Is Your Current Website ADA Compliant?

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ADA stands for the Americans with Disabilities Act, and it is the law of the land since 1990. Title III (private sector businesses) of the Americans with Disabilities Act (ADA) prohibits discrimination on the basis of disability in places of public accommodation. It applies to any business that has 15 or more employees. While Title III of the ADA is typically known for its applicability to offline barriers such as lack of wheelchair access, acceptance of service animals, effective communication for hearing and vision impaired individuals, its focus in the digital age has turned to websites and online media.

Why ADA Compliance is Suddenly in the News?

In January 2017, the U.S. Access Board approved a final rule to update Section 508 of the Rehabilitation Act of 1973. The new rule adopts guidelines that provide testable WCAG 2.0 success criteria, and requires adherence to the new standards twelve months from its date of publication in the federal register (January 18, 2017).

Starting January 18, 2018, that 12-month clock runs out and to be ADA compliant you need to have your website compliant with WCAG 2.0 A/AA standards. All federal websites must meet compliance on all items in WCAG 2.0 AA by this time. This is not entirely a new requirement as the Department of Justice (DOJ), which enforces the ADA, issued preliminary rules back in 2010. However, the DOJ is now expected to enforce updates to Section 508 that were approved back in January 2017. Please note that WCAG 2.0 AA guidelines are endorsed by DOJ and these guidelines combined with Section 508 Standards are now recognized as the baseline requirements for website accessibility and expected to be used by the DOJ as a benchmark in settling website accessibility matters.

Since 2010, Title III claims continue to increase every year with over 6,000 complaints in 2015 alone. With new regulations taking effect, it is expected that litigation claims by individuals and advocacy groups will rise significantly. As such, it is critical that businesses should ensure ADA compliance going forward.

What Does WCAG 2.0 AA Mean?

The Web Content Accessibility Guidelines (WCAG) are part of a series of web accessibility guidelines published by the Web Accessibility Initiative (WAI) of the World Wide Web Consortium (W3C), the main international standards organization for the Internet. The current version, WCAG 2.0, was published in December 2008 and has been adopted by the U.S. Access Board to update Section 508 guidelines.

Who Needs To Be ADA Compliant?

While Title III of the ADA applies to businesses with more than 15 employees, it is a good idea to be proactive and become compliant. In addition, the general consensus is that any business considered a “public accommodation” should have an ADA compliant website. Given that “public accommodation” definition is subjected to interpretation, it is important for a business to do the right thing and become compliant.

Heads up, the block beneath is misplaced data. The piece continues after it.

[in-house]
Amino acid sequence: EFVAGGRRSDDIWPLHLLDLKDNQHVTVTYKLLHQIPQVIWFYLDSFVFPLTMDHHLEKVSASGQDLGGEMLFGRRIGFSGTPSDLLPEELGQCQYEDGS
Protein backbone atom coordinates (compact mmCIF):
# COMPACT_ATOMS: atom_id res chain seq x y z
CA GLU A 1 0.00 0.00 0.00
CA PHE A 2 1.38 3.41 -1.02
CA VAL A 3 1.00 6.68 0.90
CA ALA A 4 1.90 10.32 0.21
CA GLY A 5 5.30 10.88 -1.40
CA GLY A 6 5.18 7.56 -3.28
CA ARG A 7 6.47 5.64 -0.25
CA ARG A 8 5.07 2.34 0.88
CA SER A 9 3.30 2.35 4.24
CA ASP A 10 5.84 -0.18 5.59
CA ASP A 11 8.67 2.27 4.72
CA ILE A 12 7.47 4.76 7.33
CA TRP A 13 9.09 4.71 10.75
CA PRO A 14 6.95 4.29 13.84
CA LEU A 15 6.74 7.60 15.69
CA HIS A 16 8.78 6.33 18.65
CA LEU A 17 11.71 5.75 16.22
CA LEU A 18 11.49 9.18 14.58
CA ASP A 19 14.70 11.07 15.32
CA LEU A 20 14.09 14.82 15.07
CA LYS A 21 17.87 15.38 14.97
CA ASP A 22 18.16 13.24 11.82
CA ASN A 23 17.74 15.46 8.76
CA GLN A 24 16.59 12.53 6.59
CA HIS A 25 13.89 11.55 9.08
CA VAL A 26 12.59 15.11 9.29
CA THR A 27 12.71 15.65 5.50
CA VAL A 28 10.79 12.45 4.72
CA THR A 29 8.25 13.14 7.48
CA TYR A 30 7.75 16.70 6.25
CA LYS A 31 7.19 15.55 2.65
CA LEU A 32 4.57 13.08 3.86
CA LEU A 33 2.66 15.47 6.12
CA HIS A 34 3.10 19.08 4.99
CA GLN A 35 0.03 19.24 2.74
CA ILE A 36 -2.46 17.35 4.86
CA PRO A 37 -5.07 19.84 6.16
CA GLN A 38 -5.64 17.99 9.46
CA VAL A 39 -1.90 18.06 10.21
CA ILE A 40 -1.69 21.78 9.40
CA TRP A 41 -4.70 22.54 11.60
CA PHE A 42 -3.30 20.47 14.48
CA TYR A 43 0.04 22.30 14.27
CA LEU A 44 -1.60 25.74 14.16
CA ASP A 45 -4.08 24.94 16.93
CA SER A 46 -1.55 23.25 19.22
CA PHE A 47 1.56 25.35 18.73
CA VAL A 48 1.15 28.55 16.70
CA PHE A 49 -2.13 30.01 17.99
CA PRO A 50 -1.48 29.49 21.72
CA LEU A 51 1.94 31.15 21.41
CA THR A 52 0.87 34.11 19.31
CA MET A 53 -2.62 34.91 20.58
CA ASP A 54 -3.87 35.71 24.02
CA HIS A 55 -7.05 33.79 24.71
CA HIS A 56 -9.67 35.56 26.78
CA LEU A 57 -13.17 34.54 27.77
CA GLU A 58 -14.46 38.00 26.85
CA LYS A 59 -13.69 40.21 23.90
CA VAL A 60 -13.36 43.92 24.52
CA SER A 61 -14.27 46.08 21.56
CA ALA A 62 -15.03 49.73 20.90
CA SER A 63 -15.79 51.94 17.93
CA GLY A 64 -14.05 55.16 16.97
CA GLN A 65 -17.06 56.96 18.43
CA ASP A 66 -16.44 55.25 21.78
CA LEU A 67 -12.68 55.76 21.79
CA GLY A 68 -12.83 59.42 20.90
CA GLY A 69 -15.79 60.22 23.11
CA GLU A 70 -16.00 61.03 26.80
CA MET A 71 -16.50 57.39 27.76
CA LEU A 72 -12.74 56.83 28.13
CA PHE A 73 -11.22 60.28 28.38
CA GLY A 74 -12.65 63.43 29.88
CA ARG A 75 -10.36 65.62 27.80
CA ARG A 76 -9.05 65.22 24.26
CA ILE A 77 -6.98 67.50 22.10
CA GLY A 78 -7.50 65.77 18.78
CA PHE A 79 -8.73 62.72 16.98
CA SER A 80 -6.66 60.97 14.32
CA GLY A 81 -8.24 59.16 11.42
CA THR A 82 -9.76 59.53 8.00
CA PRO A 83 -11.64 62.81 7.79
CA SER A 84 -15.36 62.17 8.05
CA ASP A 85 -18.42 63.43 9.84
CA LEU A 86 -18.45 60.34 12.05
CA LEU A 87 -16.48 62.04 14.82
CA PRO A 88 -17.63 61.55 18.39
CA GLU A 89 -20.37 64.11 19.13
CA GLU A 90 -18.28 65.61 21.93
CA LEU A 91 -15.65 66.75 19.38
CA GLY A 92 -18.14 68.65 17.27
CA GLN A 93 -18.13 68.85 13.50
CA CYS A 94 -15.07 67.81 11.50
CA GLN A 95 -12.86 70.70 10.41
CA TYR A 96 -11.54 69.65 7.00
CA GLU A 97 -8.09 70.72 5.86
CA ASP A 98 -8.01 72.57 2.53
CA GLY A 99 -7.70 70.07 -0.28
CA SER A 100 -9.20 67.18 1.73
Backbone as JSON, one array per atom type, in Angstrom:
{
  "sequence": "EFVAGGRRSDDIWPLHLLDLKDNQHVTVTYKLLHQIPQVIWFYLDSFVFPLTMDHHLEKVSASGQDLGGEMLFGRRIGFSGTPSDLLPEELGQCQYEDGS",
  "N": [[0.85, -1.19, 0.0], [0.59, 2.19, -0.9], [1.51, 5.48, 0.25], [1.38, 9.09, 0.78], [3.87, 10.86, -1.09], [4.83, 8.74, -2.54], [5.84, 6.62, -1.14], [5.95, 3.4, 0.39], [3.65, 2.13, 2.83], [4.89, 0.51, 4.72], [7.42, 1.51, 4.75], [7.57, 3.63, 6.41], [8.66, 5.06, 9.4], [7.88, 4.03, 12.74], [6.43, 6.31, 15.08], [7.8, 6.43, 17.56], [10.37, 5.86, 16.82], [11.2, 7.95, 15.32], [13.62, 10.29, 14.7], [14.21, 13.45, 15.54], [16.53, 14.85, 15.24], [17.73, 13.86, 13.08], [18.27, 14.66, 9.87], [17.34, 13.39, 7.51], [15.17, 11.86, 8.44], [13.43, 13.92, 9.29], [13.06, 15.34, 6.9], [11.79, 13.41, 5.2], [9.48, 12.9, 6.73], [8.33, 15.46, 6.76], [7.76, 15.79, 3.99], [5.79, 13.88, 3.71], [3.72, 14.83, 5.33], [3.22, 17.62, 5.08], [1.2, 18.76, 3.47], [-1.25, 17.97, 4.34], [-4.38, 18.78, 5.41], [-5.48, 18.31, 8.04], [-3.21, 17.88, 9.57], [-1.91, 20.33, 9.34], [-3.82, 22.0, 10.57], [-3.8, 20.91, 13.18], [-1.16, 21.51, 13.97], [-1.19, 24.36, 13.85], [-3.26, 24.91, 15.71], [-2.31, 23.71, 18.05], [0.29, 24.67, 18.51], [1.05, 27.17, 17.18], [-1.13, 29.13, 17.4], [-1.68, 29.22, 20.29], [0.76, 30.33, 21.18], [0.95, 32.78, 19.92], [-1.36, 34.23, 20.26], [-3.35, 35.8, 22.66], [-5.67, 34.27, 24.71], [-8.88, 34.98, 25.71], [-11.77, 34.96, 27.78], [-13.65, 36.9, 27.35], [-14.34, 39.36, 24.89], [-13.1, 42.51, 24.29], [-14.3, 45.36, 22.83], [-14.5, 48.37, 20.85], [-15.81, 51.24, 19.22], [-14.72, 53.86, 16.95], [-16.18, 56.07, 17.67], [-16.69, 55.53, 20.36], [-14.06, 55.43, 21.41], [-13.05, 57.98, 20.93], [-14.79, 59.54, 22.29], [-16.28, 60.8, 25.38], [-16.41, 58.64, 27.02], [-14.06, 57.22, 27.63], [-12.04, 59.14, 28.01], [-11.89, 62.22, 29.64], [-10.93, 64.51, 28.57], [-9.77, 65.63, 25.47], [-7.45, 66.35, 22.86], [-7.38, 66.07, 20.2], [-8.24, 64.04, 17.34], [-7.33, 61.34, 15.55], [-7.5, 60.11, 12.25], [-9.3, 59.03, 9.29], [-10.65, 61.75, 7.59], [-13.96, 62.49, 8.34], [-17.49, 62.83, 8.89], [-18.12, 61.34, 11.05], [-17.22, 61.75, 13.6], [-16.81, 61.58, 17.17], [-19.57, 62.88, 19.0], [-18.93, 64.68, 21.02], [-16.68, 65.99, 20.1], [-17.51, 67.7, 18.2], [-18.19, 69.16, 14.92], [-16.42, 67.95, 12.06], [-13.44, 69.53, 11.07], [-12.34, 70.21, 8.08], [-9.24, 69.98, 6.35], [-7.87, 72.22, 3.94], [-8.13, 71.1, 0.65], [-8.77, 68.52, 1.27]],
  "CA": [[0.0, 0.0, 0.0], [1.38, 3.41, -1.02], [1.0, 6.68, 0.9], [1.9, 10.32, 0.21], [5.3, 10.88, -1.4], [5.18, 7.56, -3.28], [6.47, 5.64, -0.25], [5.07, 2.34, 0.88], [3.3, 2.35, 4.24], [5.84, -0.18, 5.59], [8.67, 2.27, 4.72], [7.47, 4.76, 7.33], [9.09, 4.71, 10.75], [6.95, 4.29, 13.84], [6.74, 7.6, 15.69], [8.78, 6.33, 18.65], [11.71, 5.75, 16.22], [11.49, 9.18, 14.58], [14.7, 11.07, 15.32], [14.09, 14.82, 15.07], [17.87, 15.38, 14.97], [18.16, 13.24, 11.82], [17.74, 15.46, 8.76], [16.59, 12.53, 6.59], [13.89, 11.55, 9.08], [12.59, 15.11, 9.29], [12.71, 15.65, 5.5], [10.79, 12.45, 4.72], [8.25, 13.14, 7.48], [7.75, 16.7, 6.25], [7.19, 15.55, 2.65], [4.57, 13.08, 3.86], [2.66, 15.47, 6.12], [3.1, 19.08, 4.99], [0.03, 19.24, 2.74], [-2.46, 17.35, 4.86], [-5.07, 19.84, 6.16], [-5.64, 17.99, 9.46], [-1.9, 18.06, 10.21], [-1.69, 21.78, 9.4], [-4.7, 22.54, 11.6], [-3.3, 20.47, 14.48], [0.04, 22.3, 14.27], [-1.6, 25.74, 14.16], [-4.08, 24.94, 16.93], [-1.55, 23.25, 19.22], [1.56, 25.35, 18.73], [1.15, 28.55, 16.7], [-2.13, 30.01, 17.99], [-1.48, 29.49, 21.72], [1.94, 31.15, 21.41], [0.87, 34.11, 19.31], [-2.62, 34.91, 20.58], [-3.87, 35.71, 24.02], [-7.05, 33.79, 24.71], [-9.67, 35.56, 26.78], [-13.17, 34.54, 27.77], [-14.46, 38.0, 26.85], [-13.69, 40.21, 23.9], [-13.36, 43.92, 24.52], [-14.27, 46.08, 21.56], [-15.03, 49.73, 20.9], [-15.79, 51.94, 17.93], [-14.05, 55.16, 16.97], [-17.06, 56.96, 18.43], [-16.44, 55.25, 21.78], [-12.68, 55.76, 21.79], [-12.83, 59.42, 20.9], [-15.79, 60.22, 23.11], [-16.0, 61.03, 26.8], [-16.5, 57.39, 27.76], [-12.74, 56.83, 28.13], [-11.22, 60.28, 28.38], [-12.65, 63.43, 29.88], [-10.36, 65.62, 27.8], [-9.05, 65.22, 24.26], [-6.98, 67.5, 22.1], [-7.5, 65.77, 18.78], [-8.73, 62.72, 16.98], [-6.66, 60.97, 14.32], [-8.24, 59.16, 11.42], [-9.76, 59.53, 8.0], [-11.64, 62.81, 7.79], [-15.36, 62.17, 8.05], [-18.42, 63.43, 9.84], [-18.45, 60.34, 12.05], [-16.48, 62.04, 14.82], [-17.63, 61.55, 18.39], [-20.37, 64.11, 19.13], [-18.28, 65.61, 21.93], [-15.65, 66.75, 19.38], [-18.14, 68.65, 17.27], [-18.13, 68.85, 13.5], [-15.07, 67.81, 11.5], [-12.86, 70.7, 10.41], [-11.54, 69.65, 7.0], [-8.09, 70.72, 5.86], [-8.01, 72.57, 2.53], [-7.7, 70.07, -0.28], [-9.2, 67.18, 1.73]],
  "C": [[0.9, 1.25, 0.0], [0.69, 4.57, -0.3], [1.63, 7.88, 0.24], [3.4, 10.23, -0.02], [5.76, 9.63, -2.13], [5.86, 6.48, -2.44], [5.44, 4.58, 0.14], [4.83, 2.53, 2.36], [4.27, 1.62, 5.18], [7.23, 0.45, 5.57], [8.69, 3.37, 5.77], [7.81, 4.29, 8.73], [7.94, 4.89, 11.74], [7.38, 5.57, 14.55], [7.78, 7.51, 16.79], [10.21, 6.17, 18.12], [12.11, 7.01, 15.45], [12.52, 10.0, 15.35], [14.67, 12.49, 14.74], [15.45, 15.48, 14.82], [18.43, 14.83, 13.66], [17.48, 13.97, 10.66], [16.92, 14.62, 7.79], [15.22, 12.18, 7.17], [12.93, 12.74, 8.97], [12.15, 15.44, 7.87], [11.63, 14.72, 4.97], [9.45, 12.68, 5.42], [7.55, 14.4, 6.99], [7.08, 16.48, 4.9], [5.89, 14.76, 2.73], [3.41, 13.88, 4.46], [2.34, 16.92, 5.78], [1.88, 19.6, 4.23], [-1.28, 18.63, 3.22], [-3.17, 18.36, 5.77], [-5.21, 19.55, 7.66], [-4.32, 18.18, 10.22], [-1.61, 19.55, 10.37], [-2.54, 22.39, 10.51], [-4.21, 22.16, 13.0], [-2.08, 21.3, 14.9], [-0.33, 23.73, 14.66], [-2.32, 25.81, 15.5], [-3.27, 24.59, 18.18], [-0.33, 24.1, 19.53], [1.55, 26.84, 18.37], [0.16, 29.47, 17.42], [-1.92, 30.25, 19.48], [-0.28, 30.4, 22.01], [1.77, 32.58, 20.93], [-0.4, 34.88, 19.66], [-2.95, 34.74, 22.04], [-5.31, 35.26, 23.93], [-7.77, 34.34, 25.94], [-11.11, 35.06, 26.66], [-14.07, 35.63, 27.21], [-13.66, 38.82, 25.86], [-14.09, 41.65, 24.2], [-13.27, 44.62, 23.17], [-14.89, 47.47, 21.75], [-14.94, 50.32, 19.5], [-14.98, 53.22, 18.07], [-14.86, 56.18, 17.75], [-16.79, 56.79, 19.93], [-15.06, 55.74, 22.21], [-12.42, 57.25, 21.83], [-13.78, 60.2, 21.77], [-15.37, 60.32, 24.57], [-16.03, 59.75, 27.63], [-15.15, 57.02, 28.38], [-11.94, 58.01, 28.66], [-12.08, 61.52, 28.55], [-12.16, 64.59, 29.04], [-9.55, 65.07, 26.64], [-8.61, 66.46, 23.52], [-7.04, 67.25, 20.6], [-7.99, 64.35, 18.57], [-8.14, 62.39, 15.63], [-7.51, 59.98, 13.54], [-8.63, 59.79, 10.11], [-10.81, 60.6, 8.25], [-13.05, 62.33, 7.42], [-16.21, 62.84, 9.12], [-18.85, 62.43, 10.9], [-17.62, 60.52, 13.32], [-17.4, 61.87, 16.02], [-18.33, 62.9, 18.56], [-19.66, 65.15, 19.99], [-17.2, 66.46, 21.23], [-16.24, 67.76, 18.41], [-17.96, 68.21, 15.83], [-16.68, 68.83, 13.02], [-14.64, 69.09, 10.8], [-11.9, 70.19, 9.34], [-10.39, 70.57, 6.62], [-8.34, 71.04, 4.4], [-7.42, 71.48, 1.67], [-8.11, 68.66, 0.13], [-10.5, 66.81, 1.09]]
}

How Do I Become ADA Compliant?

The first step would be to review ADA compliance requirements and document how your current website measures up. You can run free test by visiting WAVE Web Accessibility Tool Website to see if you have errors regarding website accessibility. This is an online report that will show errors and alerts, and some of them you must test manually to confirm if they are an actual error or not. For example, if it shows an issue with all posted PDFs, you would have to check each PDF individually to see if it is indeed non-compliant.

Once you have identified issues that you need to resolve, you need to evaluate if this is something your internal staff can fix by updating content or you need to get your website developer/vendor involved. Regardless how to approach this phase, your objective should be to comply with all 61 guidelines laid out in WCAG 2.0 to become either AA or AAA level compliant.

In addition, it is important to understand that ADA compliance is not a one-time activity. If you are constantly producing new content and updating your website, you must address ADA compliance issues on a regular basis. More often than not, it is much easier if your business has adopted an accessibility policy. Training your staff is also critical. Without ongoing training, your business is going to be reactive in dealing with compliance issues.

Conclusion

Don’t ignore the fact that website ADA compliance is a requirement for your website. It is the new normal, so make it part of your website management process. Regularly train your staff responsible for website management and schedule regular reviews to ensure that your website remains complaint. It is a challenge that is much easier to overcome when it becomes just the way of doing business every day.

As a web design agency, we work with businesses to help them become compliant. From website updates to staff training, we can provide a one-stop solution for your ADA compliance needs.